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Business News/ Politics / Policy/  Maharashtra farmers’ protest cripples milk, vegetable and fruit supplies

Maharashtra farmers’ protest cripples milk, vegetable and fruit supplies

The Kisan Kranti Jan Andolan has called for a 'Maharashtra bandh' on 5 June

A vegetable market on the second day of the farmers’ strike in Navi Mumbai on Friday. Photo: PTIPremium
A vegetable market on the second day of the farmers’ strike in Navi Mumbai on Friday. Photo: PTI

Mumbai: Supplies of milk, vegetables, fruits and food grains to major cities in Maharashtra were severely affected on Friday as the farmers’ strike entered the second day. A number of markets operated by the agriculture produce marketing committee (APMC) remained shut as protesting farmers did not bring their produce to these markets.

Other APMC markets including the Vashi market in Navi Mumbai, the wholesale market for farm commodities catering to Mumbai and Thane, operated with low supplies.

Meanwhile, the Kisan Kranti Jan Andolan, which is spearheading the strike from Puntamba village in Ahmednagar district, on Friday decided to “continue and intensify the agitation" till the government accepted their seven demands. Sandip Gidde, member of the core committee of Kisan Kranti Jan Andolan, told Mint over the phone that the committee had decided on the steps to be taken to intensify the stir in the next few days. The committee has called for a Maharashtra bandh (except in Mumbai) on 5 June.

“We will not allow a single public and private vehicle on the roads of Maharashtra except ambulances and fire brigade tenders," Gidde said.

The agitation will be escalated on 6 June by locking up all government offices across Maharashtra, he added. On 7 June, the farmers will lock up the offices of all ministers in Maharashtra and legislators who have not supported the strike, Gidde said.

He added that representatives of the Kisan Kranti Jan Andolan had left Puntamba for Mumbai and would hold talks with chief minister Devendra Fadnavis on Friday night.

“We will call off the strike if all our demands are met," Gidde said.

Fadnavis had on Thursday evening appealed to protesting farmers to come forward for talks. However, two rounds of talks between the farmers and Fadnavis on 31 May failed to achieve a breakthrough.

On Friday, veteran social worker and anti-corruption crusader Anna Hazare issued a press release supporting the strike and offering to mediate between the farmers and the government on behalf of the farmers.

The farmers on strike are demanding implementation of the Swaminathan Commission’s recommendation that farmers be paid 50% over and above the minimum support price as the cost of production, waiver of farm loans, zero interest credit supply to farmers, pension scheme for farmers who have attained the age of 60 years, Rs50 per litre price for milk, uninterrupted power supply to farms and 100% subsidy for drip and sprinkler irrigation.

On Friday, the intensity of the farmers’ protest was felt most in districts of Ahmednagar, Nashik, Pune, Solapur, Kolhapur, Sangli, Aurangabad, Hingoli, Jalgaon and some parts of Vidarbha as well. Farmers stopped vehicles carrying farm produce and milk. In Nashik and Solapur, thousands of litres of milk was spilled on roads by farmers. Major cities in Maharashtra like Mumbai, Pune and Thane receive their daily milk supplies from Ahmednagar, Nashik, Satara, Sangli, and Kolhapur districts.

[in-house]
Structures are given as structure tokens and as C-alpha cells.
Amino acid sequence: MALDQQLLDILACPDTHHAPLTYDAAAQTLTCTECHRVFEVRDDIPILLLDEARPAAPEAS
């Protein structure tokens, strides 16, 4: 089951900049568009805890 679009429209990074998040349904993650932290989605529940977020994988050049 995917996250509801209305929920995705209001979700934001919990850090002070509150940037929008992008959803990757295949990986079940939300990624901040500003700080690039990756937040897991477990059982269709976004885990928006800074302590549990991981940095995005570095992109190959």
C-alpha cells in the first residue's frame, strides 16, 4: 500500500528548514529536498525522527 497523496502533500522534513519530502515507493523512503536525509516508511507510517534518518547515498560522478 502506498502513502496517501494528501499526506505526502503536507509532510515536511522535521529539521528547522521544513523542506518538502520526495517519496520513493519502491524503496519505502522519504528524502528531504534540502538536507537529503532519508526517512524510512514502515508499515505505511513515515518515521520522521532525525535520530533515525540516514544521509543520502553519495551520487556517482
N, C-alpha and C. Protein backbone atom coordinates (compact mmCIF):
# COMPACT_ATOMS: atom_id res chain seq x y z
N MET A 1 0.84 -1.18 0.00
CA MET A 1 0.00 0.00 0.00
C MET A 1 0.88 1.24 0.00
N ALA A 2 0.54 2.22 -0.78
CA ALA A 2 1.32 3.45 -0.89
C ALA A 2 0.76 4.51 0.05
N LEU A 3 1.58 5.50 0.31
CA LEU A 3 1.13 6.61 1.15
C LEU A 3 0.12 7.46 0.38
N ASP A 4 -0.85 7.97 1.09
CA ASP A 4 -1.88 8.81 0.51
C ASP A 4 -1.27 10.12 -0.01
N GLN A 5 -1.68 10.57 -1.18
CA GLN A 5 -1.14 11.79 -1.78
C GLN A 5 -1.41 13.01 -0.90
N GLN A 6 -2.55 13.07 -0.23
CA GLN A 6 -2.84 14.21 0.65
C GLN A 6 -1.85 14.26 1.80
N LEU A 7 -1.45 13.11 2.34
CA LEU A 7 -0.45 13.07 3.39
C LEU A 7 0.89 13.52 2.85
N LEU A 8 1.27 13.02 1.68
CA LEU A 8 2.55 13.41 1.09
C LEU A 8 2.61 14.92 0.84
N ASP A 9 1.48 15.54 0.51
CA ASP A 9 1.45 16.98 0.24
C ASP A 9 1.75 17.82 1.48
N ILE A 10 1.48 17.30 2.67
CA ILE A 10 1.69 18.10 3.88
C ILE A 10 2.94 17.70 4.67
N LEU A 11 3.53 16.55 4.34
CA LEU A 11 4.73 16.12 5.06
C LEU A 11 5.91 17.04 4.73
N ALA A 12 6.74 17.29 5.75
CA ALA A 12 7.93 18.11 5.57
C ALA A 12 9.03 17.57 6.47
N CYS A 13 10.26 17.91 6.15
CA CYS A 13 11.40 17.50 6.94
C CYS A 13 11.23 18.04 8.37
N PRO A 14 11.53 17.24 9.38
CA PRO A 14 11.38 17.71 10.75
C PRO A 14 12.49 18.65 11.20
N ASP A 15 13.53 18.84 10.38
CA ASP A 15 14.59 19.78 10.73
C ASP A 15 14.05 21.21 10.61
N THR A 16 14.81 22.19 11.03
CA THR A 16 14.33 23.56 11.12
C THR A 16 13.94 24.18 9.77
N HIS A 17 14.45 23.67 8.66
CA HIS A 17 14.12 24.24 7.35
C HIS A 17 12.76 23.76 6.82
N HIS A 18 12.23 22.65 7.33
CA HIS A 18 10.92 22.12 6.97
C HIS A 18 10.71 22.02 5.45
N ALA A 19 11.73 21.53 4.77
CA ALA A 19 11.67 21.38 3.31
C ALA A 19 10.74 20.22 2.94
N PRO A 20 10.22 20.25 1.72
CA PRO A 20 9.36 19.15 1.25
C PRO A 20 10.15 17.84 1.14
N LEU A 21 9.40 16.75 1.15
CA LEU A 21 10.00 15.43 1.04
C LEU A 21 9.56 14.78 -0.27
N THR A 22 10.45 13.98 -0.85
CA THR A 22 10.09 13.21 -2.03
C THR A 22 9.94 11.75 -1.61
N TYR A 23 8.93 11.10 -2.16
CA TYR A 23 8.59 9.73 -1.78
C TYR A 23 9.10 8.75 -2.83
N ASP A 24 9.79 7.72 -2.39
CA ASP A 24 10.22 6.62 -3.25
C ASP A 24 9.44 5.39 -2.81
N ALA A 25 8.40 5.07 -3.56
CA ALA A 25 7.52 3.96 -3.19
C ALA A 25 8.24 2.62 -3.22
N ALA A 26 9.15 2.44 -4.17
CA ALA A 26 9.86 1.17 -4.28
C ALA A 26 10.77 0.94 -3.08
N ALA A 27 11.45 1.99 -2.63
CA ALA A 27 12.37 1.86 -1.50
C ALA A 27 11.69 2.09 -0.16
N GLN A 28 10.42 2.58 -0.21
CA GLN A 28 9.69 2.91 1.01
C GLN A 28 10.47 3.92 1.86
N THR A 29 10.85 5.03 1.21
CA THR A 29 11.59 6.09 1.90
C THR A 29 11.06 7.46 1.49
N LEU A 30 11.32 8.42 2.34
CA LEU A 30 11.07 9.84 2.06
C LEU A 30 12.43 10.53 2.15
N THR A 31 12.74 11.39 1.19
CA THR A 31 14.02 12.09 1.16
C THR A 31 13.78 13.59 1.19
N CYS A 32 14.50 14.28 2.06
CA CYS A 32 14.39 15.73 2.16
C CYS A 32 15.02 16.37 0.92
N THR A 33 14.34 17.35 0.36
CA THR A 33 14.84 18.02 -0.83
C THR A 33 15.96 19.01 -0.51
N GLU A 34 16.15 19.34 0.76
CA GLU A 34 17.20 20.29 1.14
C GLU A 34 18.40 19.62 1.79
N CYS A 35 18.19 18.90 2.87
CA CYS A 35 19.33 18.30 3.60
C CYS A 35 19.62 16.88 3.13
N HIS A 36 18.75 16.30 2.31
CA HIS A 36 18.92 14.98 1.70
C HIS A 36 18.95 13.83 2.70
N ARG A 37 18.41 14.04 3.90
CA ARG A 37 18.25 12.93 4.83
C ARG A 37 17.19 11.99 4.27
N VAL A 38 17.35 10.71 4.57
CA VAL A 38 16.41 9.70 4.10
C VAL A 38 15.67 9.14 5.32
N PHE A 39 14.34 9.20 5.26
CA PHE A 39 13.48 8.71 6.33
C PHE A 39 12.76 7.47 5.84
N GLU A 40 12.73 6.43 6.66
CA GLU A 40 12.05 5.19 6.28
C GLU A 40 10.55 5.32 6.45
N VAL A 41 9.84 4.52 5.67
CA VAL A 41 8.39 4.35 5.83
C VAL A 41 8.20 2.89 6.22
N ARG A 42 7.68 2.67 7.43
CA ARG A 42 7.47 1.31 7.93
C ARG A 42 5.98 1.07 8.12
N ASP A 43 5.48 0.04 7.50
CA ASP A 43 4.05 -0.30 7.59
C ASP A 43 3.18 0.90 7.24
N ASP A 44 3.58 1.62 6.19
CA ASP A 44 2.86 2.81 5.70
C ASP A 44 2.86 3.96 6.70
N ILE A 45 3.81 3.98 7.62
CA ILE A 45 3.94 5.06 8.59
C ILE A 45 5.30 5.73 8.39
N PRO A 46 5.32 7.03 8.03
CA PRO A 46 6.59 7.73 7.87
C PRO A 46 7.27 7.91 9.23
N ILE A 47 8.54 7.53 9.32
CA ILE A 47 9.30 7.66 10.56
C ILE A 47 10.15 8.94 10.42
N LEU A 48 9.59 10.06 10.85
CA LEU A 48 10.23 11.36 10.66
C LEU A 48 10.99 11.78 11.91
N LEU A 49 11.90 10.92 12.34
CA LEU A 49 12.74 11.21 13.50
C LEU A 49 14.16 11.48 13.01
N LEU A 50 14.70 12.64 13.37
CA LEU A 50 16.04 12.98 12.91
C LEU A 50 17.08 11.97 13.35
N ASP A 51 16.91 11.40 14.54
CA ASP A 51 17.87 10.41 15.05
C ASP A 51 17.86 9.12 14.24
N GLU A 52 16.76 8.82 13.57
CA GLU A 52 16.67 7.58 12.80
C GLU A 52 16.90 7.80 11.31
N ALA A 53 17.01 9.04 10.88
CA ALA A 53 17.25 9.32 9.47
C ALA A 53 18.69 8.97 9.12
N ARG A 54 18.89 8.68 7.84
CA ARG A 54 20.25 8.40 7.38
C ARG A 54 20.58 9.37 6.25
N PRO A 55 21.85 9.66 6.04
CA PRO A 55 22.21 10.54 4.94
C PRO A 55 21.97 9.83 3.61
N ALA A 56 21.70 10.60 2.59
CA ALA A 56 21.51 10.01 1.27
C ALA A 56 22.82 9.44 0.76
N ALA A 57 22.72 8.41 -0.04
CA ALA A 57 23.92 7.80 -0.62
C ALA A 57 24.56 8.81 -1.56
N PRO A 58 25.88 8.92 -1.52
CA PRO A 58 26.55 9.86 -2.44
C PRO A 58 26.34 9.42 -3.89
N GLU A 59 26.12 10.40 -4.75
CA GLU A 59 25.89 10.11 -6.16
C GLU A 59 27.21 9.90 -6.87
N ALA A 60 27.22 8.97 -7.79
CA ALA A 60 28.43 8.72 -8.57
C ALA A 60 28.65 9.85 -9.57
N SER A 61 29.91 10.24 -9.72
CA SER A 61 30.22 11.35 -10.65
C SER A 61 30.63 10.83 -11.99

“Milk supplies and arrivals of vegetables, fruits, and food grains were down by 82% according to our internal survey," Gidde said.

Shirish Kulkarni, deputy secretary of the onion and potato market at Navi Mumbai APMC, said only 84 trucks of potatoes had arrived on Friday. “Yesterday the market received 172 trucks carrying potato and onion. The arrivals went down by more than 50% today due to strike. Potato arrivals were not affected much as they come in safely-packed trucks from other states, which are difficult to target but not a single onion was supplied today," Kulkarni said.

The Lasalgaon APMC market in Nashik district, India’s biggest regulated wholesale market for onions which also supplies onions to Mumbai and Thane, remained shut on Thursday and Friday. On 31 May, before the strike began, the Lasalgaon market had received more than 25,000 quintals of onion.

According to the control room at the Navi Mumbai APMC, only 33 trucks of vegetables arrived on Friday against the normal daily intake of 750 vehicles. Only 105 trucks of fruits arrived as against the normal inflow of 550 and food grain supplies went down from 250 trucks per day to only 75 on Friday. At the Pune APMC, onion supplies went down from 8,499 quintals on Thursday to only 229 quintals on Friday. Potato supplies from local cultivators went down from 5,000 quintals on Thursday to 1,424 quintals on Friday.

The farmers’ strike also resonated with political parties. Nationalist Congress Party (NCP) president Sharad Pawar issued a press release supporting the farmers. Pawar said the farmers’ strike was one of the most “humiliating" incidents in the history of Maharashtra and appealed the farmers to maintain their unity till their demands are fully met.

Maharashtra Congress president Ashok Chavan also lent his party’s support to the farmers and said only a “blanket farm loan waiver" was the solution to the agrarian crisis. Shiv Sena MP Sanjay Raut warned the state government, in which Shiv Sena is a partner, against any attempt to crush the protest.

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Published: 02 Jun 2017, 10:58 PM IST
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